SGN Blog

War Crimes Shouldn’t Pay: The Sentry publishes report on South Sudan’s system of corruption

Big mansions and swimming pools under palm trees, suited young men posing in front of big cars and private jets – these Instagram and Facebook images would not stand out in the abundance of similar ones posted every day, were it not for their context. They were published as part of a two-year investigative report by The Sentry in a press release on September 13th, illustrating the deep entanglement of top South Sudanese military and civilian officials in the large-scale corrupt and kleptocratic system that has been fueling violent conflict and suppressing civil society in the country.

The full report can be downloaded here. Read a two-page overview of the main findings here.

Although not at all unusual and infrequent, the details and recency of the report are once again a fresh reminder of the fueling power of corruption and nepotism in the context of protracted, extremely violent civil wars. Family members as young as 12 years old reportedly hold shares in companies procuring in oiling, mining, aviation, insurance, telecommunications, and several other industries. “Occupation: Son of President” can be read on the images of passport copies of two of President Kiir’s sons. Google Earth images support the documented evidence that properties were acquired inside and outside the country, such as President Kiir’s Luri ranch, which, among other uses, ostensibly provided a training ground for members of his militia.

While Sudanese law prohibits nepotism and corruption, the sheer amount of money and power circulating within these high ranks is naturally a great incentive for all involved stakeholders: lawyers signing away and thereby facilitating South Sudanese wealth acquisition; national and international banks giving way to large transactions without ensuring their duty to follow through with due diligence; international businessmen, war profiteers, defense firms, and arms dealers striking deals with presidents and generals.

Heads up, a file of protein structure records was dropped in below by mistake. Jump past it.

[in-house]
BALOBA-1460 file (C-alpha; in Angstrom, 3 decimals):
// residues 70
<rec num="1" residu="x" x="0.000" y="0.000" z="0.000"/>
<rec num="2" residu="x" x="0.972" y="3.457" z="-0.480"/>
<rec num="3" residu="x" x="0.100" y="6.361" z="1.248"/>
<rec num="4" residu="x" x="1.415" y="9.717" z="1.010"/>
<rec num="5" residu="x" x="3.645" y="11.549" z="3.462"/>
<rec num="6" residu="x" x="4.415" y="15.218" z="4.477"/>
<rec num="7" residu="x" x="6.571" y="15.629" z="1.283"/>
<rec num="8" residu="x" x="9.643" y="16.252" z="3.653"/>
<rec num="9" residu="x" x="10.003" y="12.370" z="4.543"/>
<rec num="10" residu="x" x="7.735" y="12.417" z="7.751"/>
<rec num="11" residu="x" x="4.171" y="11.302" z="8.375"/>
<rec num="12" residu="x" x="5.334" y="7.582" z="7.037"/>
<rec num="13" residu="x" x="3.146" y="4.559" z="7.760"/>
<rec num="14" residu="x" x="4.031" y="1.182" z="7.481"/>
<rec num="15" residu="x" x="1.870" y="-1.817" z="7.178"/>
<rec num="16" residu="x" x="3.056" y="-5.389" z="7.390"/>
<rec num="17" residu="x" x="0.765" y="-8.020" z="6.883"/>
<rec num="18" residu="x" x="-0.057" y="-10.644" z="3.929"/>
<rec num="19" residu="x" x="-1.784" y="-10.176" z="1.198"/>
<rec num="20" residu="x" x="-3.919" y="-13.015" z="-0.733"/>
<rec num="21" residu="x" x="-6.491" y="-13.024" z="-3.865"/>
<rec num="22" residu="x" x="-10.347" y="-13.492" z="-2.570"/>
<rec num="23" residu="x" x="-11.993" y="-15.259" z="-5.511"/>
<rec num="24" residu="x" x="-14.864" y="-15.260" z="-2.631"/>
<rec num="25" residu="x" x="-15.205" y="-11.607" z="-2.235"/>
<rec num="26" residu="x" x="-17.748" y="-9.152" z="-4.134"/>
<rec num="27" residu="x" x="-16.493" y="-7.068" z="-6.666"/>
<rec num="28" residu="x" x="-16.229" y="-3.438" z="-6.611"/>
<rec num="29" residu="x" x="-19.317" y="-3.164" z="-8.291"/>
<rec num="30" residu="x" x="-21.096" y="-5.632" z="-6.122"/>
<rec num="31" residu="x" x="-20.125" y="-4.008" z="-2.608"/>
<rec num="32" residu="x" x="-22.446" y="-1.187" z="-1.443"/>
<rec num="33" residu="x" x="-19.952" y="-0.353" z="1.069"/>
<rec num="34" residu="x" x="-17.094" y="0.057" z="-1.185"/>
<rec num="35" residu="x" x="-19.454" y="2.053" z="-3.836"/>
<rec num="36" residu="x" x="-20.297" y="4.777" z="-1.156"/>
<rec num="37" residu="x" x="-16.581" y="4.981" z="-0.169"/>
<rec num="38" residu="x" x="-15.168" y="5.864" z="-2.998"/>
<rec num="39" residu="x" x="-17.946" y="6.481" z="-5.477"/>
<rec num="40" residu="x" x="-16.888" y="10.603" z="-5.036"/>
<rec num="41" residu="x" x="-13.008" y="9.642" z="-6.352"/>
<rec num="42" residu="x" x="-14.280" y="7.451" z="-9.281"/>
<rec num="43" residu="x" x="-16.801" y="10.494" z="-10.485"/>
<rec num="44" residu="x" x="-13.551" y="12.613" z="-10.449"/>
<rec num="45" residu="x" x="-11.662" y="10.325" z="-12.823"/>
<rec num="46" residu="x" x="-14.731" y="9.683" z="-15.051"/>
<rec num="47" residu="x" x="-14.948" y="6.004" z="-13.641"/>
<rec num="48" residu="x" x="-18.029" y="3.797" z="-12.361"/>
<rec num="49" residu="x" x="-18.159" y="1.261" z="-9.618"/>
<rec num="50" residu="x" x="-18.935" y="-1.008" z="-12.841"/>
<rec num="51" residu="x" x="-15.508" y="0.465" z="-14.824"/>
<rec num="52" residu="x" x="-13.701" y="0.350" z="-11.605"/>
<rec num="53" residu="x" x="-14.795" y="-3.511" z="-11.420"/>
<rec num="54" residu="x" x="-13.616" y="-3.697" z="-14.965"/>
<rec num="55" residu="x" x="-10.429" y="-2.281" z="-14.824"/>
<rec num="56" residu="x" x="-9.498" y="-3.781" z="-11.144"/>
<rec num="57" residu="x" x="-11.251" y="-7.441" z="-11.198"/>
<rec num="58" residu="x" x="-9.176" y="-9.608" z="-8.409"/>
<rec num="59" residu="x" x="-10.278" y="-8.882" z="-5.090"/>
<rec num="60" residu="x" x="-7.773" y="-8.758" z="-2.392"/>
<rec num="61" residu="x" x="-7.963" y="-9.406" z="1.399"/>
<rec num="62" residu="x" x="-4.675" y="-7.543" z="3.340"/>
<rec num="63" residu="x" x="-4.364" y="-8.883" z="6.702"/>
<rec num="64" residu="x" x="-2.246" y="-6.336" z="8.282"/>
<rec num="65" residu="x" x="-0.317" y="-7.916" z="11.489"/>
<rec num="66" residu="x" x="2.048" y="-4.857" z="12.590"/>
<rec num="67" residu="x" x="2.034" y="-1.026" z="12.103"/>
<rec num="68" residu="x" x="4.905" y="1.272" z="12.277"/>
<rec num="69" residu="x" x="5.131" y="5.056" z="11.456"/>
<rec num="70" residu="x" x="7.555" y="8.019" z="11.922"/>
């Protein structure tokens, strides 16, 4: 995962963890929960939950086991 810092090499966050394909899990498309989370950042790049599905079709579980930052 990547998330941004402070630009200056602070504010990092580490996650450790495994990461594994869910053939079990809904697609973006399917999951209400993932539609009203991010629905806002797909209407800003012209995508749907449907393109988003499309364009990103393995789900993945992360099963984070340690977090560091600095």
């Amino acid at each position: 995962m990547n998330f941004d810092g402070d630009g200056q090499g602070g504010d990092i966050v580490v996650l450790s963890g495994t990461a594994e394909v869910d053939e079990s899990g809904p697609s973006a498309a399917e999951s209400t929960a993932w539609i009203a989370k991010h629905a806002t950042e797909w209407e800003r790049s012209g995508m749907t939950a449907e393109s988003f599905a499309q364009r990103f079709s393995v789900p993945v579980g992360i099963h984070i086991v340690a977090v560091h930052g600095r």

The report also proposes a combination of measures to counter this system most effectively, taking into consideration past actions. It details the ways in which smarter sanctions should include “anchor targets”; members of an illicit network whose sanctioning would make the network increasingly vulnerable and less strong. It outlines the most effective ways for the U.S. government to get involved in the prevention of money laundering and encourage South Sudanese and international banks to comply. With the knowledge of corruption being a major contributor to prolonged violence, anti-corruption narratives should be at the forefront of any international initiatives in South Sudan, from private business ventures to humanitarian assistance. And, although probably one of the toughest measures to implement, it is also likely one of the most important ones: The strengthening and protection of civil society to ensure sustainable transparency and prevention of nepotism, kleptocracy, corruption, and ultimately, the financing of violence and conflict.

How fruitful the policy suggestions from The Sentry’s report remains to be seen, in particular in light of issues such as dealing with sovereignty. As the report underlines, however, such concessions have to be demanded.


Photo credit: The Sentry


Photo credit: The Sentry


Photo credit: The Sentry